My “other side” of infertility

I want to tell my story of infertility. I think I’m on the other side, but then I’m not sure.

I grew up always assuming I’d be a mom, and I desired this relationship very much. I think there is no greater gift than children. I went to a home daycare when I was a child, and then later worked at that same daycare. I was always comfortable with children. It just seemed natural, and destined. Like I was being groomed and prepared for this role.

Fast forward to college, master’s degree, first job, second job, new man, fiancé, marriage, first home, and so on. After a year of marriage, we decided to stop preventing, and then after a few months, we decided there’s more to this conception thing than not preventing, so we got a little more strategic in our pursuit of conceiving. Then, after another year, we decided to visit with doctors to determine if there was more going on. It turned out we both have physical issues that hinder conception. So, we tried one treatment method. That didn’t work, which was ok, because there was more we could do. We could go the invasive, expensive treatment route. Our insurance was going to help, and we had the financial means to do so. Because this was the first time our work insurance had ever covered fertility treatments, I thought this was God saying, this is my plan for you. It seemed destined. And, so we hoped. We hoped for children. We hoped to realize the future we’d both always assumed.

And then…the first round, we got chemically pregnant, but it didn’t last. And then, with each subsequent treatment, nothing. Our hope was dashed and darkness circled. We did two full rounds of IVF, three embryo transfer procedures, with no results. I thought, where are these stories? I didn’t know any woman who didn’t have children, or knew she couldn’t. I didn’t know anyone who’d undergone fertility treatments and didn’t have children.  But, I couldn’t help but think, we can’t be the only ones who’ve done all this, paid all this money, gone through this very physically taxing regimen and ended up here. We…just…can’t. I found myself in the deepest valley I’ve ever experienced in my life.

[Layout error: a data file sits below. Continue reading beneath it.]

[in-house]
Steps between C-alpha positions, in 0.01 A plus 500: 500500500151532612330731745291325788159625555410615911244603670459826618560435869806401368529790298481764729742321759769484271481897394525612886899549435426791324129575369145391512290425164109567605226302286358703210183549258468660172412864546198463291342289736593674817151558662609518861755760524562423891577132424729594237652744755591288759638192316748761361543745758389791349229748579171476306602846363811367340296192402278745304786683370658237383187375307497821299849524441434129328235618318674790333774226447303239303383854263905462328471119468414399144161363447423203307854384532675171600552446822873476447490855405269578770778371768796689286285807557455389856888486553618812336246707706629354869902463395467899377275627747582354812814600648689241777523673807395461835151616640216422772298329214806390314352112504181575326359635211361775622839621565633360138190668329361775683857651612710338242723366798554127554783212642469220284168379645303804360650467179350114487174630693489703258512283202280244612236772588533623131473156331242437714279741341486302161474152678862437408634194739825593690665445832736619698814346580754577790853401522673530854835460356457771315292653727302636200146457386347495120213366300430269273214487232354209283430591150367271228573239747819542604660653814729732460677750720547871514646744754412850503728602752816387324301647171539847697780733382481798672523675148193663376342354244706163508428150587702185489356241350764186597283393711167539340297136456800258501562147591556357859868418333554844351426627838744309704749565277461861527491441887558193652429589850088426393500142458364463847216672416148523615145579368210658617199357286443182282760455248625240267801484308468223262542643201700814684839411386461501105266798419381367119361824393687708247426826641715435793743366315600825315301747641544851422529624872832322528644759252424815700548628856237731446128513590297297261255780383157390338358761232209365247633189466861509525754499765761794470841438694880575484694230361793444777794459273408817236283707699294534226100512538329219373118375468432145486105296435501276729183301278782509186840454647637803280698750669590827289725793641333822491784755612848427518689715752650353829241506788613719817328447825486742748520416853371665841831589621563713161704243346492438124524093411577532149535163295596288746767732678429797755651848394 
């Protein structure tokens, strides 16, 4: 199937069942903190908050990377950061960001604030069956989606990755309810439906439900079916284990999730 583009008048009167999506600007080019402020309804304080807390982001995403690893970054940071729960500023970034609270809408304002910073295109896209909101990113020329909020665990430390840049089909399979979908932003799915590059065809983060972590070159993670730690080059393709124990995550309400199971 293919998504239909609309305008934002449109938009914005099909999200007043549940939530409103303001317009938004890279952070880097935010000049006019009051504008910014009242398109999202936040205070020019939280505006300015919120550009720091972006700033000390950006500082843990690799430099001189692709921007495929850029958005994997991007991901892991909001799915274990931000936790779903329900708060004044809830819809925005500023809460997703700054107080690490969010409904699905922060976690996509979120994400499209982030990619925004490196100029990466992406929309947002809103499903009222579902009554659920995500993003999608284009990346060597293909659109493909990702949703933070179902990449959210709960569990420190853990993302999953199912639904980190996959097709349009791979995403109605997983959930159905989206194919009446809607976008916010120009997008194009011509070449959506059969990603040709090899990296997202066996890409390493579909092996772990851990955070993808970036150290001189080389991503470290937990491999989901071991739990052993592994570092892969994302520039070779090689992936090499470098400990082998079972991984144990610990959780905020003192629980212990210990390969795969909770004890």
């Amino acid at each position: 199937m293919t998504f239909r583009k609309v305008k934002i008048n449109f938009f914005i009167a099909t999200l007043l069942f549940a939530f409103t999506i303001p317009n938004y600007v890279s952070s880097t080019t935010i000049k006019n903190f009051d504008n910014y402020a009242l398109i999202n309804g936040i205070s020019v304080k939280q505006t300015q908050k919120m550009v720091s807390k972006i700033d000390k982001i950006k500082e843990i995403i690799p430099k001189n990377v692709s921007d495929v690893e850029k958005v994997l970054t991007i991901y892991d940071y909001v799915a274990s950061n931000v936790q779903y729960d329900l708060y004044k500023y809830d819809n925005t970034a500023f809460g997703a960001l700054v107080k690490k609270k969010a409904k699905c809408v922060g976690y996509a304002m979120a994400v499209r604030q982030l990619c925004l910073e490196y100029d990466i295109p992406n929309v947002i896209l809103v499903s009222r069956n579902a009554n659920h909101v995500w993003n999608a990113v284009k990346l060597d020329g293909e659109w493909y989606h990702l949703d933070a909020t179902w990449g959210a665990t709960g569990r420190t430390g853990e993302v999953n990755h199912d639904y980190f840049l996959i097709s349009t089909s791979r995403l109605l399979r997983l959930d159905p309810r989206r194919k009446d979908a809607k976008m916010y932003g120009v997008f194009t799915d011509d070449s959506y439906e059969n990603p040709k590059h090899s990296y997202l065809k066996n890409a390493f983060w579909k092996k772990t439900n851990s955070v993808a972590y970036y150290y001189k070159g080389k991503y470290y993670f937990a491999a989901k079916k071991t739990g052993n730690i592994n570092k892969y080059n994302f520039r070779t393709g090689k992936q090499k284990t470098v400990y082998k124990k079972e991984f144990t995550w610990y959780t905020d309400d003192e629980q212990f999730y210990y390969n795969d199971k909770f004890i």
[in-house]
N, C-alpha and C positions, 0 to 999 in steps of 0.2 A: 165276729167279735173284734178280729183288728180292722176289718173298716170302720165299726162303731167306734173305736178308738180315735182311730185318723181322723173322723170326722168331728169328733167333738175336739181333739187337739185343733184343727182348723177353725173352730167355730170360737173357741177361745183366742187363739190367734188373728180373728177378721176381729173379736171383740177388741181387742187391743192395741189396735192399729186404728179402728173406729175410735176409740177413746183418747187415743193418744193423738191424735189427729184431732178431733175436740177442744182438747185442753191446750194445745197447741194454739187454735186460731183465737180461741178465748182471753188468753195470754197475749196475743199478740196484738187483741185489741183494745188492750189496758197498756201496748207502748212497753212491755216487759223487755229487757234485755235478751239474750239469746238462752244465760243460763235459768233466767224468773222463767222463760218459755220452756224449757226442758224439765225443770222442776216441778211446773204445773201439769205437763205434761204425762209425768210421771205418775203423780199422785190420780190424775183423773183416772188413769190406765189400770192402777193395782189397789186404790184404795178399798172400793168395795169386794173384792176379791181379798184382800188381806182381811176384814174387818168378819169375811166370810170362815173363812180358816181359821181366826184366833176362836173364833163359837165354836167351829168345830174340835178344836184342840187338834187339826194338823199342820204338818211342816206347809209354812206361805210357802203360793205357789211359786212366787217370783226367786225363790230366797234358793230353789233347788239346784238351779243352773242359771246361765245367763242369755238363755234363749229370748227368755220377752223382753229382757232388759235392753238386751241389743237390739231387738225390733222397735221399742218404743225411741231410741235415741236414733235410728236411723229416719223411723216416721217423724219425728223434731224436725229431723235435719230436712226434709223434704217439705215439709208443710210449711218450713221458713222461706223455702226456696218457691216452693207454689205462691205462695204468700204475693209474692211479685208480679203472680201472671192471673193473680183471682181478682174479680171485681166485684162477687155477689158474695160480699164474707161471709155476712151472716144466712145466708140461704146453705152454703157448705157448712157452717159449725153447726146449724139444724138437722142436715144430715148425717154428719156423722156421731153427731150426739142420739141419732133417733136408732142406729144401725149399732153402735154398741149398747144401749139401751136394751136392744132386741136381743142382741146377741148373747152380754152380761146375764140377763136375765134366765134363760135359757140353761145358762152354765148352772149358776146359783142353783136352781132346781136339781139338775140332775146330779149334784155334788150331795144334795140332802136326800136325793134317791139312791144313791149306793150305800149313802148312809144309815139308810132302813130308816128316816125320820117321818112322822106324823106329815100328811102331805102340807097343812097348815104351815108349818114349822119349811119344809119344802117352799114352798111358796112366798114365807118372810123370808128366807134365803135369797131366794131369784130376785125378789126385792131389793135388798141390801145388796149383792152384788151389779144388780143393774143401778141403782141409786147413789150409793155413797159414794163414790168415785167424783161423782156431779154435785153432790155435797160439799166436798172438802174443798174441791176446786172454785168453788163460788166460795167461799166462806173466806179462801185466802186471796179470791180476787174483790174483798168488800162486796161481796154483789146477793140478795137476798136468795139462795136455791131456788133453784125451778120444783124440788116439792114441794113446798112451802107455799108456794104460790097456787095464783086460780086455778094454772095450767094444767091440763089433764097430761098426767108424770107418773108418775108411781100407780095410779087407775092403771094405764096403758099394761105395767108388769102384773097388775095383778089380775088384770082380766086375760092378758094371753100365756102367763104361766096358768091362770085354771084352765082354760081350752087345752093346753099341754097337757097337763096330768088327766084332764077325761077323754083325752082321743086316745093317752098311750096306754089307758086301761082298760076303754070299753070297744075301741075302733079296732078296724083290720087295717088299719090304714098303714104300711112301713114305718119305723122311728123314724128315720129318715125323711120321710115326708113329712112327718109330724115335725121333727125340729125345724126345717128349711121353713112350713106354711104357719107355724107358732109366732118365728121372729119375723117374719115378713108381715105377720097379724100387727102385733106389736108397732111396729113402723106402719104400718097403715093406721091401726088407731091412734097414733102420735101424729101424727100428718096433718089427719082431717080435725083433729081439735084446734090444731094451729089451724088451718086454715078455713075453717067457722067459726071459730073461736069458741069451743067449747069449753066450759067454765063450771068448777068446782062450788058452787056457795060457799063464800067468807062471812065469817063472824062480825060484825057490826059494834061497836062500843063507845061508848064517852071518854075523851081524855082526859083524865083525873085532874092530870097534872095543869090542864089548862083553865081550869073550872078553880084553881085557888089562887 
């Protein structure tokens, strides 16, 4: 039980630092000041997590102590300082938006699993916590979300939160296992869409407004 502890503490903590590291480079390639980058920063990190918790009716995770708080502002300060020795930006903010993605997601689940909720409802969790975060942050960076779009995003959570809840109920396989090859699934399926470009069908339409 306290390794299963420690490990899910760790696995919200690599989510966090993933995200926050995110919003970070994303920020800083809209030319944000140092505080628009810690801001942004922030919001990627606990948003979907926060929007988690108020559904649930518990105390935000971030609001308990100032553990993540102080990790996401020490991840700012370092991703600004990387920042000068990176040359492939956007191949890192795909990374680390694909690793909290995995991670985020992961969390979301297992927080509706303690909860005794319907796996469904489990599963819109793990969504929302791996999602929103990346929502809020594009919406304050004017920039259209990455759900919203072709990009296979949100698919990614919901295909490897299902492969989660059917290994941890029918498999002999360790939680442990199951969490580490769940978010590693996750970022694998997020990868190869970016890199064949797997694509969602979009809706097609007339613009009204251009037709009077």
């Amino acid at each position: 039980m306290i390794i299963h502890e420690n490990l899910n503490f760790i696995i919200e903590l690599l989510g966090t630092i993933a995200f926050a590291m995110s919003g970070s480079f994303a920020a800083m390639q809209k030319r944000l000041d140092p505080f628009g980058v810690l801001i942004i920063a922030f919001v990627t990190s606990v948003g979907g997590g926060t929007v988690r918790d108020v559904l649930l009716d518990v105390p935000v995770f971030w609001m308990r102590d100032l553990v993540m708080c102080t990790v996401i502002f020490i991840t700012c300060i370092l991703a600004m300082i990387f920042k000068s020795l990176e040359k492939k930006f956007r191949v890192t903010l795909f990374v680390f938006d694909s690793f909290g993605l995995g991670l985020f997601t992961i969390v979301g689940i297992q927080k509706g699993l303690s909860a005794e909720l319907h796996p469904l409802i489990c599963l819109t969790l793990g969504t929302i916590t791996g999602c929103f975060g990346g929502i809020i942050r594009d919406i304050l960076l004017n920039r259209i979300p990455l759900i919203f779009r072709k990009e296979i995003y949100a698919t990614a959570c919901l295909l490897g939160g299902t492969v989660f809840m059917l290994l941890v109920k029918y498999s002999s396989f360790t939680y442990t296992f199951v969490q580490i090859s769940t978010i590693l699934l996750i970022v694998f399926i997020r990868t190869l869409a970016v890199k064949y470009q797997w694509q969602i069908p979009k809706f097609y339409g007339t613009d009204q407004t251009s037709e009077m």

I was shaken to the very core of my beliefs and worldview of my womanhood and my temporary role in this world. I honestly never envisioned a future for myself that didn’t include children.  And, at some point, I found just one story of a woman who’d gone through the full gamut of fertility treatment and never did become a mother. Reading her story was my turning point. That one story showed me that it would be ok, even though we could afford another round of treatment, to stop treatment. That I was ok as I was. That my life with my husband was enough as it was, in that moment. This is why I wanted to share my story.

If you feel alone right now in the valley of infertility, you are not alone. You are enough as you are, in your life. I want you to know that if you’re ready and need to, that it’s ok to stop and get off the treatment roller coaster. I’ve learned that for me there is a future with no children and it will be a good future.

dear amazing you

The bravest choice we ever made was to stop treatment. To accept our life as it is and to embrace our life together.  Now, I began this essay by saying, I think I’m on the other side. But, it’s not over. There’s no clear line. We have one frozen embryo left, and we still try naturally, so I can’t say we’re really done. And, I still mourn that future I always thought I’d have. But, those days are fewer and fewer and less frequent.  Just know that you are not alone on your journey. I ask you to remember that it is a journey and there will be another day, and another after that. And, eventually, you’ll find yourself on the “other side” of this, and maybe you’ll have your own miracle, and maybe you’ll have some other wonderful future that you never envisioned, but that is just the future you were always meant to have.

You are not alone, and you will come through this.

You are not alone.

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